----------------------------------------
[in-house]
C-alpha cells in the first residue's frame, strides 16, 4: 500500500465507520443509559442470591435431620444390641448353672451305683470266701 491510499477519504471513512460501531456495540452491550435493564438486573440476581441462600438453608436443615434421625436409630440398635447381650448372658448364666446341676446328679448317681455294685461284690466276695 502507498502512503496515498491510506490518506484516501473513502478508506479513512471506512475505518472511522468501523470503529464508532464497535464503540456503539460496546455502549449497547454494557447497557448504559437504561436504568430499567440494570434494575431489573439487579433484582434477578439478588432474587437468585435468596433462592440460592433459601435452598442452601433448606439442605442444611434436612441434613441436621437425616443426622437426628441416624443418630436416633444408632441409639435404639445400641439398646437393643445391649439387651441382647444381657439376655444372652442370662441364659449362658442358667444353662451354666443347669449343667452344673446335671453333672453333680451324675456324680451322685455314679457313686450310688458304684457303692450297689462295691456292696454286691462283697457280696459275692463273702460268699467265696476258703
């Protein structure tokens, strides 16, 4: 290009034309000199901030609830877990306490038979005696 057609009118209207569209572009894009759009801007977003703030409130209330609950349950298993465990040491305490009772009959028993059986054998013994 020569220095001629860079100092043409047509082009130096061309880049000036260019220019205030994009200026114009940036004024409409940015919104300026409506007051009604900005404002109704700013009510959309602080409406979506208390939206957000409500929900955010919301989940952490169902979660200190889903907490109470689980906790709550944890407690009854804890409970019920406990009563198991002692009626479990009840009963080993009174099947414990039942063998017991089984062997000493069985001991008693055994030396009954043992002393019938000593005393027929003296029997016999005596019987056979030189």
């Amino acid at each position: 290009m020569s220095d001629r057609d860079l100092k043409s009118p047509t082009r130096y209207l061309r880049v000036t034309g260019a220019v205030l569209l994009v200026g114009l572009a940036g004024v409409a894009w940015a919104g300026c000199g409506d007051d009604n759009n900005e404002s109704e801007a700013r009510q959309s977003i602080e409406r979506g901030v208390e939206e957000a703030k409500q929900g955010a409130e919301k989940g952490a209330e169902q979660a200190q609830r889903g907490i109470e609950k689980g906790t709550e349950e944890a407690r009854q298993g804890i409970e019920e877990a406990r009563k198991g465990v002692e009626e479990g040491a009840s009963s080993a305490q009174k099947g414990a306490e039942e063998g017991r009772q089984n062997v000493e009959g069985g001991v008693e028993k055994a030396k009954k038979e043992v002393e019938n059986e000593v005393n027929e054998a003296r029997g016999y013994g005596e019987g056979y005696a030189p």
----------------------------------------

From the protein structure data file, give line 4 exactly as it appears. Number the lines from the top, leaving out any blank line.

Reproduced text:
């Amino acid at each position: 290009m020569s220095d001629r057609d860079l100092k043409s009118p047509t082009r130096y209207l061309r880049v000036t034309g260019a220019v205030l569209l994009v200026g114009l572009a940036g004024v409409a894009w940015a919104g300026c000199g409506d007051d009604n759009n900005e404002s109704e801007a700013r009510q959309s977003i602080e409406r979506g901030v208390e939206e957000a703030k409500q929900g955010a409130e919301k989940g952490a209330e169902q979660a200190q609830r889903g907490i109470e609950k689980g906790t709550e349950e944890a407690r009854q298993g804890i409970e019920e877990a406990r009563k198991g465990v002692e009626e479990g040491a009840s009963s080993a305490q009174k099947g414990a306490e039942e063998g017991r009772q089984n062997v000493e009959g069985g001991v008693e028993k055994a030396k009954k038979e043992v002393e019938n059986e000593v005393n027929e054998a003296r029997g016999y013994g005596e019987g056979y005696a030189p």